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Supreme Court gives Facebook 'rapper' second chance in threat case

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Is it "art therapy" or a crime to make violent threats against your ex-wife on social media? The Supreme Court just ruled that the government cannot MERELY use the "would a reasonable person think this was a threat?" test of the bad act without regard to the guilty mind of the perpetrator. The case will be sent back to the appeals court to determine whether the defendant -- who has already completed his sentence in Federal prison -- was "malevolent or reckless" in his intentions.

Violent threats are not art. It's unfortunate that this is under debate.

No this is important to our history as a speech-tolerating nation. But here are some deeper analyses showing why this decision is actually potentially good for protecting free speech AND the desire of people not to be threatened by others.

Thanks for that link. You're right, this is an important landmark in establishing what constitutes a threat online -- and what constitutes recklessness:

Here’s the biggest: Elonis claimed that for a jury to conclude that his statements were threats, prosecutors had to prove that he intended them as threats — that they had to show he wasn’t joking or writing fanfic or otherwise screwing with his audience.

The court rejected that argument. Flatly.

This is the first victory in the opinion, and it’s a big one. The court said that a threat counts as a threat under federal law not only if it’s intended as a threat, but also if the writer knows it will be interpreted that way:

There is no dispute that the mental state requirement in Section 875(c) is satisfied if the defendant transmits a communication for the purpose of issuing a threat, or with knowledge that the communication will be viewed as a threat.

Note that “there is no dispute” language. If you make a threat online, and you know the person who receives it will see it as a threat, you’re guilty of violating federal law. It doesn’t matter if you claim that it’s protected speech, or put a smiley face at the end, or point out later that the threat was really just lyrics from an old Beatles song. If you send a threat and you know it’ll be interpreted as a threat, you’re guilty. Period.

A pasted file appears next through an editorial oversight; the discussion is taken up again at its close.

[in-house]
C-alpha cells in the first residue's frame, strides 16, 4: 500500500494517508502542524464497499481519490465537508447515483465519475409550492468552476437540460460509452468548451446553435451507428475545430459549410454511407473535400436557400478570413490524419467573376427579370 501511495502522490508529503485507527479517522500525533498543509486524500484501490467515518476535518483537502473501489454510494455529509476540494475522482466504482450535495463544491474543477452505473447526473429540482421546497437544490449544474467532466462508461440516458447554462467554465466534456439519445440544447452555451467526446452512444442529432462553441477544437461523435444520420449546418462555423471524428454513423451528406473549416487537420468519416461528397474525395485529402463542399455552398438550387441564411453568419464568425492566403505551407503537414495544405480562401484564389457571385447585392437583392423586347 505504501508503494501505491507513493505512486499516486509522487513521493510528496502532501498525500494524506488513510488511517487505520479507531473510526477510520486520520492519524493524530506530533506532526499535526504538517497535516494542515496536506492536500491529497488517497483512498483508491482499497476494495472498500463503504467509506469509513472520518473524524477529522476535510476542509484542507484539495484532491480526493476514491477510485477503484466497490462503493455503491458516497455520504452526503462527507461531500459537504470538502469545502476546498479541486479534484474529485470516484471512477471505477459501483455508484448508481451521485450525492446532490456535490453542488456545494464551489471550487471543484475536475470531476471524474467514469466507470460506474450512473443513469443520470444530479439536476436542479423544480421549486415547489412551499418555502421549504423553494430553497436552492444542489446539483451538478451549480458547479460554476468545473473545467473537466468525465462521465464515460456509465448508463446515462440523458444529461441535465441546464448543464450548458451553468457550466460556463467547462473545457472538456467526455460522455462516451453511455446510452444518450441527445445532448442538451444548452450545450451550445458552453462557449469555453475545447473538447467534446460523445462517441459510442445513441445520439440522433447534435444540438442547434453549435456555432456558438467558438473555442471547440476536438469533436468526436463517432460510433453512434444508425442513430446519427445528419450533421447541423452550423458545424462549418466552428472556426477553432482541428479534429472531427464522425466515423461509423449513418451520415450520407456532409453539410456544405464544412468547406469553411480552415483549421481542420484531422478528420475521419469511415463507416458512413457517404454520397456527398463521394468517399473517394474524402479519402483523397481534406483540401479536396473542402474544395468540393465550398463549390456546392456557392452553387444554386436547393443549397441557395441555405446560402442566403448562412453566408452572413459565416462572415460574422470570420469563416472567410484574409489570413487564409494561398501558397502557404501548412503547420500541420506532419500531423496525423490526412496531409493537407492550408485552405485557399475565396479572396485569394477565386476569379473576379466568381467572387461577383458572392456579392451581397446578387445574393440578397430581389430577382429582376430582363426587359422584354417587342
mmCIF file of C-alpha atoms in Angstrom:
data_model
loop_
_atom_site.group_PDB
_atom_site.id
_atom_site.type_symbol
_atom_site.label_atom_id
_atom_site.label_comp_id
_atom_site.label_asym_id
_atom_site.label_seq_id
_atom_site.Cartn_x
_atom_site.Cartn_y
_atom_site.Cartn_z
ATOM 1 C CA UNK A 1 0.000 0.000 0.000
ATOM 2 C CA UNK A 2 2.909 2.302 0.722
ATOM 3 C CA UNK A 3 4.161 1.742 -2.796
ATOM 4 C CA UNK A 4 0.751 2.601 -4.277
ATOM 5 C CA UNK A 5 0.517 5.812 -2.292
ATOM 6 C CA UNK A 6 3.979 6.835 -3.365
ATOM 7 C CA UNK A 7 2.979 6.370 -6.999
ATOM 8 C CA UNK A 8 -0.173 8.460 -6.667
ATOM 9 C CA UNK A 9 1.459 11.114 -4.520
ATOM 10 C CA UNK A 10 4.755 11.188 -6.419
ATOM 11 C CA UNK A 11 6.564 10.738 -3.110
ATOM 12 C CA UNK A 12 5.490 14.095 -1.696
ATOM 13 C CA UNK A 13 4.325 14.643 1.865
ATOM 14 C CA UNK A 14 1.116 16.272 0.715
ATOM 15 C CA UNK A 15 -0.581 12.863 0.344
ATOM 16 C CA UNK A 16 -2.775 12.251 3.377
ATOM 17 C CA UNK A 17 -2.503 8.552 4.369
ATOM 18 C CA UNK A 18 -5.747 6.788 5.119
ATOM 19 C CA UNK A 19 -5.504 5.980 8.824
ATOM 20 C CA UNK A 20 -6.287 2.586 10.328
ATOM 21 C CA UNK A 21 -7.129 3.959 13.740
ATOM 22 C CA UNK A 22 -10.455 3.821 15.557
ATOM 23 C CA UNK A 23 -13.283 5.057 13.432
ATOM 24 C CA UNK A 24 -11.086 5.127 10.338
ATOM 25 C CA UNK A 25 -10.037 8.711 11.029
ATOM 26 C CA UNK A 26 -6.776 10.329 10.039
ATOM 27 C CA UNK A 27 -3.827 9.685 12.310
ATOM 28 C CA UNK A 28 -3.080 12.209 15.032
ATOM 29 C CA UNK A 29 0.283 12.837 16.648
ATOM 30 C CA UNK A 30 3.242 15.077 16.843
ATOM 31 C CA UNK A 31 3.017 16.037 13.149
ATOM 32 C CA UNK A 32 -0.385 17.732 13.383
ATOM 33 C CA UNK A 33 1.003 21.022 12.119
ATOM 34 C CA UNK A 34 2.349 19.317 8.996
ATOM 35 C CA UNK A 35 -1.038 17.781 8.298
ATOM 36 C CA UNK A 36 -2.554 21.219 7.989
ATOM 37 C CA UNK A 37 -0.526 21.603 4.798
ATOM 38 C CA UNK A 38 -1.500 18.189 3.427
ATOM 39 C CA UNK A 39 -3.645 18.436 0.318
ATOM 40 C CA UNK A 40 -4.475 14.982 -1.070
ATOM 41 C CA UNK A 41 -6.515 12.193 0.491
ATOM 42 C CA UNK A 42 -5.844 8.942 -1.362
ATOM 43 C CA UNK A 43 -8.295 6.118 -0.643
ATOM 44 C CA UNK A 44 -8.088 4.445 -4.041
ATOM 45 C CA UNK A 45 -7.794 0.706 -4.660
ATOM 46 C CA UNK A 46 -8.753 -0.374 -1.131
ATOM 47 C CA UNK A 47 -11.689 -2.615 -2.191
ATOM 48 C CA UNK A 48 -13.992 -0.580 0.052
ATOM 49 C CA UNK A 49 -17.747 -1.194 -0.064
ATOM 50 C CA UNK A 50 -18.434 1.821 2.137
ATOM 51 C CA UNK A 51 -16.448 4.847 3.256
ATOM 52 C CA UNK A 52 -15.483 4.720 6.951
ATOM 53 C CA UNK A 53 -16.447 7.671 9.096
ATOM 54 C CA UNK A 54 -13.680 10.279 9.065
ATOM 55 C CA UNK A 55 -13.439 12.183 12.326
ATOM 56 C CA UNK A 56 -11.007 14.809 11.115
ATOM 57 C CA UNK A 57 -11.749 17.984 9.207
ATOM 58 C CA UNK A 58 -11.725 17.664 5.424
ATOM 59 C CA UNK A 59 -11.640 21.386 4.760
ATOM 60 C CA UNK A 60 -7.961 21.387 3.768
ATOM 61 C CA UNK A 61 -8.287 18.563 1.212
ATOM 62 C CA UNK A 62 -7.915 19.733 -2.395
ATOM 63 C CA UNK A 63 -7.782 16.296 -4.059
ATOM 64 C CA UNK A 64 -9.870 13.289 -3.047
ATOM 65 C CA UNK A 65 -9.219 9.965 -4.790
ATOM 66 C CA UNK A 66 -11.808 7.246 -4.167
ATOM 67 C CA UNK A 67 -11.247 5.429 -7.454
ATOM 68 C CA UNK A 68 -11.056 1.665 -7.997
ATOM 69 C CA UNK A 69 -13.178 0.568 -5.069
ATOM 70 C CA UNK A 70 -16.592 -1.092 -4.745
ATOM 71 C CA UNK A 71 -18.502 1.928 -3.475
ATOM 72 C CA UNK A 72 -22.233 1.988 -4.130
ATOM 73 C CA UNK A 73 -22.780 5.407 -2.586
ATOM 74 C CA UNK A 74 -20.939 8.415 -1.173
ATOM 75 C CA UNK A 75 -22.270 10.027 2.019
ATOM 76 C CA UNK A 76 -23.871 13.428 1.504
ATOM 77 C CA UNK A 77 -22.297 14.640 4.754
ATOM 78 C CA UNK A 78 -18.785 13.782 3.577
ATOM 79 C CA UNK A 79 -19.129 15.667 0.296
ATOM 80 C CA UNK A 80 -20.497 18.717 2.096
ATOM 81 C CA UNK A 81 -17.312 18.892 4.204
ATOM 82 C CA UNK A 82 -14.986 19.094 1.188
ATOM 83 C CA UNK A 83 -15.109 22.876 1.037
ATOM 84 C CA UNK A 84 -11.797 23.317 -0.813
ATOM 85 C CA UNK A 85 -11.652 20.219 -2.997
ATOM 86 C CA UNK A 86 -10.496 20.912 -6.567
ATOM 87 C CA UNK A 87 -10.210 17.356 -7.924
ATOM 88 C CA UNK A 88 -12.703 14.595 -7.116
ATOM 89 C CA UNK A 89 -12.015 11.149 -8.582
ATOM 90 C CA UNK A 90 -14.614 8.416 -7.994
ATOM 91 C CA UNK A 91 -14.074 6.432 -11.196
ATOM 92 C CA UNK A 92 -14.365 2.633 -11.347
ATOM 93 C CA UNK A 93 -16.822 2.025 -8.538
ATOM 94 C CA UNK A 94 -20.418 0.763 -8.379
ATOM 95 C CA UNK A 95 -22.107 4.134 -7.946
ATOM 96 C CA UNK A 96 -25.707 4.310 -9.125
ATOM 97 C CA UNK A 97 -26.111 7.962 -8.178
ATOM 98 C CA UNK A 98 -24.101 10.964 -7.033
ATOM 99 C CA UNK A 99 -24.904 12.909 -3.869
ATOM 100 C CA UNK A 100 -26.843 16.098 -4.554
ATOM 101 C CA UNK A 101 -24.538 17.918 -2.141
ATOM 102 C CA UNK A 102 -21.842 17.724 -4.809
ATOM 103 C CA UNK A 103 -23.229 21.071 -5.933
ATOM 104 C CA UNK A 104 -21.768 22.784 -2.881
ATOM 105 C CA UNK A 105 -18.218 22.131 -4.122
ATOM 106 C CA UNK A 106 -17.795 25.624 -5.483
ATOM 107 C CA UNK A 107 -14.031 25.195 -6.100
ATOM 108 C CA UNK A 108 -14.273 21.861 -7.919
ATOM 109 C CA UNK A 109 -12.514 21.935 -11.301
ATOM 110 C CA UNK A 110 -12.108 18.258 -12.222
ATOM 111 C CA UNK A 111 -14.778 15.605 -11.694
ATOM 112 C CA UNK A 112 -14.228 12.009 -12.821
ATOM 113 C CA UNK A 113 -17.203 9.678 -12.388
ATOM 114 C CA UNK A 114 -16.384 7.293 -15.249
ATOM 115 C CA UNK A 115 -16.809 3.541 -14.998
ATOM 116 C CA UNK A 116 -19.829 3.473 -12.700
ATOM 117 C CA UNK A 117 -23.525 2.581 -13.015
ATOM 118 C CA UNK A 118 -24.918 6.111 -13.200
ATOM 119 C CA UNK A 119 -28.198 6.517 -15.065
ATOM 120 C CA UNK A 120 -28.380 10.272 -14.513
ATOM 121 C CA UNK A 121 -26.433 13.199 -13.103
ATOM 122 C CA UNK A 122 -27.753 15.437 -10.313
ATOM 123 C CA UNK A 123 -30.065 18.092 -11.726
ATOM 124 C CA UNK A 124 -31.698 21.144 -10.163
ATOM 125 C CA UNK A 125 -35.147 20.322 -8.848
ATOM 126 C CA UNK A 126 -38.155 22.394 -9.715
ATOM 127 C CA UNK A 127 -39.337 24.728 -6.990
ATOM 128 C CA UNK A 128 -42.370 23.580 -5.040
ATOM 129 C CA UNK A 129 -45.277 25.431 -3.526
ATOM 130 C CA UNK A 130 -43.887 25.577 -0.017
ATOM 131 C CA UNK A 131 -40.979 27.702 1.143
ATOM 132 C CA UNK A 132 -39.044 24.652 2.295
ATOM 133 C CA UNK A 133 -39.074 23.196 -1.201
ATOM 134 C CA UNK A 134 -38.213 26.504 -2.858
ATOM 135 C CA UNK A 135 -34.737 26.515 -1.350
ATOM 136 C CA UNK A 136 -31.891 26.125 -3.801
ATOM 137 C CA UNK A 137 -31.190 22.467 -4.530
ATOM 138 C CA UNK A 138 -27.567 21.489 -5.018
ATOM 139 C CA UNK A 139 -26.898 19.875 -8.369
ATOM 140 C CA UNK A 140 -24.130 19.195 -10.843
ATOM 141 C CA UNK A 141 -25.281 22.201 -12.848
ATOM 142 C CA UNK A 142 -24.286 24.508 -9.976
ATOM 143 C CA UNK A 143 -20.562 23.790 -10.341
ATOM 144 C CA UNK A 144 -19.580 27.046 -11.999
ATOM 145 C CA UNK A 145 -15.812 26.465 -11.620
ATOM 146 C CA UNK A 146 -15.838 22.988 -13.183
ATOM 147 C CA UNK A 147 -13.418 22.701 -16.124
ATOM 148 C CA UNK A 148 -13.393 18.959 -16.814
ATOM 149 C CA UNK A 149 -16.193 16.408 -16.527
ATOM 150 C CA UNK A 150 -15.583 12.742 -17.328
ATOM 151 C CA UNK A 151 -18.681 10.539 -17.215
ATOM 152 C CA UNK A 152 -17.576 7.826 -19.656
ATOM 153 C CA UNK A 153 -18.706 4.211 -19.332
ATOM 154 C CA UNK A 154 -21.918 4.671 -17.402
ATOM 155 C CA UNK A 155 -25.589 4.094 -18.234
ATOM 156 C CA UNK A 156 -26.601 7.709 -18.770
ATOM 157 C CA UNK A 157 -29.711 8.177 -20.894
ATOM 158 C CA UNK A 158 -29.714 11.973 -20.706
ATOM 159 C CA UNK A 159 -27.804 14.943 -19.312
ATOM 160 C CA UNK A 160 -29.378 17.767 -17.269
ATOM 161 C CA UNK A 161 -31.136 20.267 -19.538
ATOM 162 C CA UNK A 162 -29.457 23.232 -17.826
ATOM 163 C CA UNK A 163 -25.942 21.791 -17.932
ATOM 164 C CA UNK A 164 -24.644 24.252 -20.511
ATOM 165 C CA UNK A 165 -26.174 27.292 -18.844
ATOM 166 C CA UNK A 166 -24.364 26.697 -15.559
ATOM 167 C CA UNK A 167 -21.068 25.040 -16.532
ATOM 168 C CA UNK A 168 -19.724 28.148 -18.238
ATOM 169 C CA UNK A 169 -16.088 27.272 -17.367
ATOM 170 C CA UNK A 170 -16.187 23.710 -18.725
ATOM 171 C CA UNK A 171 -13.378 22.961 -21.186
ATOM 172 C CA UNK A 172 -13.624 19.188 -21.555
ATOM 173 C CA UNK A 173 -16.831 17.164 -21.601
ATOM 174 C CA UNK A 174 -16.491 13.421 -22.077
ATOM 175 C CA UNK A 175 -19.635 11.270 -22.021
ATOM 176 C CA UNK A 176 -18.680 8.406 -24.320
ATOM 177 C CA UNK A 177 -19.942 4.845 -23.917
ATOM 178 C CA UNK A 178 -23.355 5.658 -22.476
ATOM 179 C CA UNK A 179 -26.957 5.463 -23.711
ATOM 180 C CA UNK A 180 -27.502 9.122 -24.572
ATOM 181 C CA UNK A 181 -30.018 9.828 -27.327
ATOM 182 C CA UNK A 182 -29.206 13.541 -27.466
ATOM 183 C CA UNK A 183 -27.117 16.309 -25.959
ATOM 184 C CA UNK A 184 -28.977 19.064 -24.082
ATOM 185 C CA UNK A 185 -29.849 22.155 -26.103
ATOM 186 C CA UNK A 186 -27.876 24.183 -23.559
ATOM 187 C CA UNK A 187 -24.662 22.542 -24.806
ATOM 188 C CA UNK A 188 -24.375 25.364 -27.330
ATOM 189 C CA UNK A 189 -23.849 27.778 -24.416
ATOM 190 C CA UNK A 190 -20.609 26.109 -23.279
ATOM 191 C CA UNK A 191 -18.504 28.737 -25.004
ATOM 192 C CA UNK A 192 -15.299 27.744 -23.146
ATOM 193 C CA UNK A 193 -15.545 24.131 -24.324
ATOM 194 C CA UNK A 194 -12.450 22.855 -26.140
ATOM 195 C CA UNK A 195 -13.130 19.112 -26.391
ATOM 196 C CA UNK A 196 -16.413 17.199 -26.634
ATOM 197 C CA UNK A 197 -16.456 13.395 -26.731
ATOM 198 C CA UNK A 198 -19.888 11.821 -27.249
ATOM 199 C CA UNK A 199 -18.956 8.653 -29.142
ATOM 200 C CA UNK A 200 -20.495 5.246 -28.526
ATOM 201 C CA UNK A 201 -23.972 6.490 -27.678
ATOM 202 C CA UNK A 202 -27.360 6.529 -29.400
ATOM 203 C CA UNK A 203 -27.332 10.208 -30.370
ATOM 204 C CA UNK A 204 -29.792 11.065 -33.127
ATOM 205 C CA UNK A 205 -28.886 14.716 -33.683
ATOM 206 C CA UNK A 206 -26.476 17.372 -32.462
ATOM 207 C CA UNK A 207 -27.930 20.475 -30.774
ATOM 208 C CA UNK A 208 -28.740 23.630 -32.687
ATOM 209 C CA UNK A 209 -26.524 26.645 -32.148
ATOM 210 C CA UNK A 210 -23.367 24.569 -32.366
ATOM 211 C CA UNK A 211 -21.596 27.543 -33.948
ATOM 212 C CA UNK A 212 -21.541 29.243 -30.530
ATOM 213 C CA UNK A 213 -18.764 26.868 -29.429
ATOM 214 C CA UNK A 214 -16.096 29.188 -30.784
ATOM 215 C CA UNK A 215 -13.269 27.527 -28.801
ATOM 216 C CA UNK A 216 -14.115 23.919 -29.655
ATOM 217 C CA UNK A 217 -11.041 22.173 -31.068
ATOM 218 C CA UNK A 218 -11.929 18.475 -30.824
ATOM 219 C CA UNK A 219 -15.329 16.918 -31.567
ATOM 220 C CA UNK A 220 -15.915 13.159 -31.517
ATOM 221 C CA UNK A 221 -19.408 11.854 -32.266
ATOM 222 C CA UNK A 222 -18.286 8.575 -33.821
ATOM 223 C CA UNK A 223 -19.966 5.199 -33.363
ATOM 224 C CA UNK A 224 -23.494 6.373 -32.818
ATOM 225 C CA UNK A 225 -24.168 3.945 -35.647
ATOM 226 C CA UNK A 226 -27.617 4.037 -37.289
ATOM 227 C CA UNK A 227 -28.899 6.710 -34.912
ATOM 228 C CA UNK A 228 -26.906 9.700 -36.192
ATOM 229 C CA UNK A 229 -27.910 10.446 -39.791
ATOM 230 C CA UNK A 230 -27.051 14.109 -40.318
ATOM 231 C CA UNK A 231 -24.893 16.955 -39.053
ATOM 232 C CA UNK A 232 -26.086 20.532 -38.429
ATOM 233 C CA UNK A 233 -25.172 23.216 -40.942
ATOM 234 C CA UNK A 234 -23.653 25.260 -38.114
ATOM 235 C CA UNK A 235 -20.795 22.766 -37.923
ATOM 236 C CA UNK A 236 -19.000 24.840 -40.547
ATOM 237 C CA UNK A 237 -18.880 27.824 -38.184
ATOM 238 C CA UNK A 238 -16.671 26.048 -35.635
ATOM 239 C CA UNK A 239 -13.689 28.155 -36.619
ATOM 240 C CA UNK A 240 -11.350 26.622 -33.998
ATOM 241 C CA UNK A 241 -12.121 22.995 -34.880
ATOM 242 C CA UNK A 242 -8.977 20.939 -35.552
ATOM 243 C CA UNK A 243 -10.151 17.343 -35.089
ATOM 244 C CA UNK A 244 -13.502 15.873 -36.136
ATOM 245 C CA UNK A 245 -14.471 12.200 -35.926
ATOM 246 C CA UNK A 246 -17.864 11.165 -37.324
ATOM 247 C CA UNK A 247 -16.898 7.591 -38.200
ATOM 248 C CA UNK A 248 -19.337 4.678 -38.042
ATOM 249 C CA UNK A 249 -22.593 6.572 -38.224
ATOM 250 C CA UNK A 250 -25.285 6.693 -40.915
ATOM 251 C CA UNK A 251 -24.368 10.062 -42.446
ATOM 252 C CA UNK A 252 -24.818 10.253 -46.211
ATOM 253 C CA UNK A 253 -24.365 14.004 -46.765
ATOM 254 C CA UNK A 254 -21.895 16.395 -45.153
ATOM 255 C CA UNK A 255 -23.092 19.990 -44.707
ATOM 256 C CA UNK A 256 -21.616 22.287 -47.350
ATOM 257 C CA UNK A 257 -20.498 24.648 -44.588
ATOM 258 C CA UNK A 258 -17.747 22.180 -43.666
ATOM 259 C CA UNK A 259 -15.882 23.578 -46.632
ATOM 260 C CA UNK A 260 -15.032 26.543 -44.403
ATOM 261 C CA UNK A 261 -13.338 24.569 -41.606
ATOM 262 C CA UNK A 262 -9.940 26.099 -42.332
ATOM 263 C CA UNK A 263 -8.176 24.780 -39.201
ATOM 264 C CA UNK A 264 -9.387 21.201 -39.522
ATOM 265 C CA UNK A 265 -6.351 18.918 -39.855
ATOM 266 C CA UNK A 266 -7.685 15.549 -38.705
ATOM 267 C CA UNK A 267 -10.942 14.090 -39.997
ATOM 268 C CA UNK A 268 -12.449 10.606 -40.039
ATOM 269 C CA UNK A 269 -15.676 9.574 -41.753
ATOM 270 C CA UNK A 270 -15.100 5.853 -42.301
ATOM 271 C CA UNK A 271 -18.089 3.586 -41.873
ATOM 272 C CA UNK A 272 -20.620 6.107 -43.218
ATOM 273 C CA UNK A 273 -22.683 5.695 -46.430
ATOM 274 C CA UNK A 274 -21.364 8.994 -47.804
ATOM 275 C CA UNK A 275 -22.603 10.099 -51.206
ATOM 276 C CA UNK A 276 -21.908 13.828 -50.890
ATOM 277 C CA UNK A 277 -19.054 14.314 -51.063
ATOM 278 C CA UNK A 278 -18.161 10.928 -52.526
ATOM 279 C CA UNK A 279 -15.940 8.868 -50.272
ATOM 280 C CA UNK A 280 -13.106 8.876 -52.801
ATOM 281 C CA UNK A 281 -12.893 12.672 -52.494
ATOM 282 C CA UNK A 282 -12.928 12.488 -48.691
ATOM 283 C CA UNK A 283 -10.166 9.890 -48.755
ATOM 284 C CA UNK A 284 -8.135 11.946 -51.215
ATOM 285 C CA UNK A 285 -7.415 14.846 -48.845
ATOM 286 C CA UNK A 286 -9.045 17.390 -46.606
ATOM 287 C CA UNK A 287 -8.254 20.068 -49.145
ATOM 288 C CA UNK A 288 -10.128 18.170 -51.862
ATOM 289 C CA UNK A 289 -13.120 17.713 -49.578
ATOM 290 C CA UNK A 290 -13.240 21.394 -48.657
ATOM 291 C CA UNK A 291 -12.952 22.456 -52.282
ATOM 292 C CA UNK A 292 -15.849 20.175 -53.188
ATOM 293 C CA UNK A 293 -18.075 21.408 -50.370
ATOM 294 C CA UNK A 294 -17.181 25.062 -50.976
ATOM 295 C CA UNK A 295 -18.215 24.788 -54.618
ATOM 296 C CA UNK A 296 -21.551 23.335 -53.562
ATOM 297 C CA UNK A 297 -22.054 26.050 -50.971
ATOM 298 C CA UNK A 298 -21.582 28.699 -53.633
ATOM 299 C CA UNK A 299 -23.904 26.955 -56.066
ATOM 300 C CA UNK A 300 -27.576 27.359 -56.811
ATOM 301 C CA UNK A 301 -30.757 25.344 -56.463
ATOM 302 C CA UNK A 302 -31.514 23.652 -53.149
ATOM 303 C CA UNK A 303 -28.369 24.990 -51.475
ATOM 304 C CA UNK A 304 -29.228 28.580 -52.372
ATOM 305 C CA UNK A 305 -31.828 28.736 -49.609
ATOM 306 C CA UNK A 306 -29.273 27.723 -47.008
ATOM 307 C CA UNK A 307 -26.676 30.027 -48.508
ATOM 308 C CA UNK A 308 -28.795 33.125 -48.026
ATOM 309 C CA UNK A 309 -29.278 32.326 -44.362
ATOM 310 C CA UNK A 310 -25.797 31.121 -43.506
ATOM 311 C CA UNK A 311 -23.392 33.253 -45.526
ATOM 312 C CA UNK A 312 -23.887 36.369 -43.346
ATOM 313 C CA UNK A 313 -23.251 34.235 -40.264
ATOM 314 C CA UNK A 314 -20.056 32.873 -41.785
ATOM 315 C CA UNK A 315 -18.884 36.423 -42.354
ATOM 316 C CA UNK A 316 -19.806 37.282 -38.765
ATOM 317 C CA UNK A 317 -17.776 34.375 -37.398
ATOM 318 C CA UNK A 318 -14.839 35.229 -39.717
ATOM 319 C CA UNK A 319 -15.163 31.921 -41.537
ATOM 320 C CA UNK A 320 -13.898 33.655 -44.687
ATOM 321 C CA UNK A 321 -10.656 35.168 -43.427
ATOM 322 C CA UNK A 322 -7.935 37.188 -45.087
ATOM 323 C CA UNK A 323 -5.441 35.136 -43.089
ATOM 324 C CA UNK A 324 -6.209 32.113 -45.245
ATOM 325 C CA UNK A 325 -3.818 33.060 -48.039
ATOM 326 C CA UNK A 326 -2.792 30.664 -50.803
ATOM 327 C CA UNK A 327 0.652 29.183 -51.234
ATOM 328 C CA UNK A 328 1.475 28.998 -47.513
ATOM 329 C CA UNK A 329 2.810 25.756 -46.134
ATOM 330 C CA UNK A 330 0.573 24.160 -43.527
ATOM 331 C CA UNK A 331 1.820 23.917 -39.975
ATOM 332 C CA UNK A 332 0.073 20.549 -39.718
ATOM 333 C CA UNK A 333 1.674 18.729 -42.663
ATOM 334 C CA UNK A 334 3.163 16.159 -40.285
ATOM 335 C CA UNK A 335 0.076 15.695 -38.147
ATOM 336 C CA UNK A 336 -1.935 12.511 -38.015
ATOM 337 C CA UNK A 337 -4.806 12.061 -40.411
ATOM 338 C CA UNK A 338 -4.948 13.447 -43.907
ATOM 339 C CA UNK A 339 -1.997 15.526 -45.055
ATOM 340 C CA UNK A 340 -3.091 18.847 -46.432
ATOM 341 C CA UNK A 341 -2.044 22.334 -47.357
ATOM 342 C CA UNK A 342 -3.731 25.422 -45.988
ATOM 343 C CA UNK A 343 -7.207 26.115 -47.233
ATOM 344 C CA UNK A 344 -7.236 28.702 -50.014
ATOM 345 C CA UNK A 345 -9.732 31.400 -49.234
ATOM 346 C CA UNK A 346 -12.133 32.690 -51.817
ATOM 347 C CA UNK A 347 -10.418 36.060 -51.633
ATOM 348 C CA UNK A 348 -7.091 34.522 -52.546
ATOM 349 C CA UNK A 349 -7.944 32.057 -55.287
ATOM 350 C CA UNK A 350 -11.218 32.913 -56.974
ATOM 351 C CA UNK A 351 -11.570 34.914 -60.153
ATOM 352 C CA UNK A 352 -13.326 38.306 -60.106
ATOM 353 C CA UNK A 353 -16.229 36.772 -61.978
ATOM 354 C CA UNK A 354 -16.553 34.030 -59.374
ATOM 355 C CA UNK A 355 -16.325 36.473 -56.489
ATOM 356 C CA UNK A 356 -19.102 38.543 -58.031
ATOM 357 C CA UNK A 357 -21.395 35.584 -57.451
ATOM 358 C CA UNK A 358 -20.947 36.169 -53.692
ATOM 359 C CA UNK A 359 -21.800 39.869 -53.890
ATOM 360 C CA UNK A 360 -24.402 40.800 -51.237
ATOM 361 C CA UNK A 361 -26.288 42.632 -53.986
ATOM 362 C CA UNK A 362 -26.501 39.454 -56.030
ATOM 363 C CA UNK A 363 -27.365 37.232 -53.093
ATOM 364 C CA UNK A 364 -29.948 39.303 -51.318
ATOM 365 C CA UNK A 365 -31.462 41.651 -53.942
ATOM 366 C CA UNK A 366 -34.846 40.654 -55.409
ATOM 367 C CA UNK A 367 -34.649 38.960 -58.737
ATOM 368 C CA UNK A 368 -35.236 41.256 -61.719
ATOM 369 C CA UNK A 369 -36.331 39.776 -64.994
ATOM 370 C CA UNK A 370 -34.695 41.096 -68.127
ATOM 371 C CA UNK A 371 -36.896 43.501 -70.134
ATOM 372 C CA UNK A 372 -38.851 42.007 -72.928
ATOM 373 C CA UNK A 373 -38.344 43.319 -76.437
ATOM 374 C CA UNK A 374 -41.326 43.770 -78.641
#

That one sentence will serve as a tremendous weapon in online disputes over threatening speech from today forward. “There is no dispute.” And there is no dispute — the majority opinion in which that sentence appears was signed by seven of the nine justices, and neither of the two who dissented from the opinion of the court disagreed with that aspect of it. It’s unanimous.

And it’s also not the end. Because there’s another possible way of understanding legal culpability here, and while the court didn’t explicitly address that one, they strongly hinted — with backup from an unexpected source — that they’re likely to resolve it in a way that favors those targeted by such threats.

The issue here is the legal standard of recklessness — in essence, willful disregard of the risk of a particular consequence. You can think of it this way:

Elonis said that unless he intended the threat as a true threat, he was innocent. The court knocked that down. He also said that if he merely knew it would be taken seriously, but didn’t mean it seriously, he was innocent. The court knocked that down too. The prosecutors said it didn’t matter what he was thinking, and the court rejected that analysis as well. But it turns out that there’s another way of framing the issue — a way of splitting the difference between the prosecutors’ interpretation and the defense’s — and that’s recklessness.

If he knew his comments would be taken as threats, he was guilty, whether he meant that way or not. But what if he knew they might be taken as threats, but didn’t care? That’s the recklessness standard, and it’s going to be a big deal in future prosecutions.

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